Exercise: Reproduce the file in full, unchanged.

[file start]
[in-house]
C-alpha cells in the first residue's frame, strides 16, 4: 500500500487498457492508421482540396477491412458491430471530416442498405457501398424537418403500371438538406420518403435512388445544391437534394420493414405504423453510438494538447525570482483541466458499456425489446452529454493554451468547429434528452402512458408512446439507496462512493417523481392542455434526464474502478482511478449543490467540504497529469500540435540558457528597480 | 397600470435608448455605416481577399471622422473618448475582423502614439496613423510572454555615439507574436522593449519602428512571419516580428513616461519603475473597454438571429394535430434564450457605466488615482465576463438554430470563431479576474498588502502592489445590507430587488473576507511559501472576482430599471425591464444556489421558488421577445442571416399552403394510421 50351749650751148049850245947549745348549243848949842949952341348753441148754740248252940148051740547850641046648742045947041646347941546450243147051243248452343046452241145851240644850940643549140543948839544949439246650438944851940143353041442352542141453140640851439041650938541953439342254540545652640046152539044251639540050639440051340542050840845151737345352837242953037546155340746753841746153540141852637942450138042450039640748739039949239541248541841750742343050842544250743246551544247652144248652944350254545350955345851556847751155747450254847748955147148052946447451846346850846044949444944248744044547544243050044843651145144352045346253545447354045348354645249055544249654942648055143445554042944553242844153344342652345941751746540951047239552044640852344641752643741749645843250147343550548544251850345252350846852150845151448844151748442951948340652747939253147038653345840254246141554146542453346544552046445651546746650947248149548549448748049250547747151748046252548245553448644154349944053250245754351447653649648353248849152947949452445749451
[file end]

[in-house]
C-alpha cells in the first residue's frame, strides 16, 4: 500500500487498457492508421482540396477491412458491430471530416442498405457501398424537418403500371438538406420518403435512388445544391437534394420493414405504423453510438494538447525570482483541466458499456425489446452529454493554451468547429434528452402512458408512446439507496462512493417523481392542455434526464474502478482511478449543490467540504497529469500540435540558457528597480 | 397600470435608448455605416481577399471622422473618448475582423502614439496613423510572454555615439507574436522593449519602428512571419516580428513616461519603475473597454438571429394535430434564450457605466488615482465576463438554430470563431479576474498588502502592489445590507430587488473576507511559501472576482430599471425591464444556489421558488421577445442571416399552403394510421 50351749650751148049850245947549745348549243848949842949952341348753441148754740248252940148051740547850641046648742045947041646347941546450243147051243248452343046452241145851240644850940643549140543948839544949439246650438944851940143353041442352542141453140640851439041650938541953439342254540545652640046152539044251639540050639440051340542050840845151737345352837242953037546155340746753841746153540141852637942450138042450039640748739039949239541248541841750742343050842544250743246551544247652144248652944350254545350955345851556847751155747450254847748955147148052946447451846346850846044949444944248744044547544243050044843651145144352045346253545447354045348354645249055544249654942648055143445554042944553242844153344342652345941751746540951047239552044640852344641752643741749645843250147343550548544251850345252350846852150845151448844151748442951948340652747939253147038653345840254246141554146542453346544552046445651546746650947248149548549448748049250547747151748046252548245553448644154349944053250245754351447653649648353248849152947949452445749451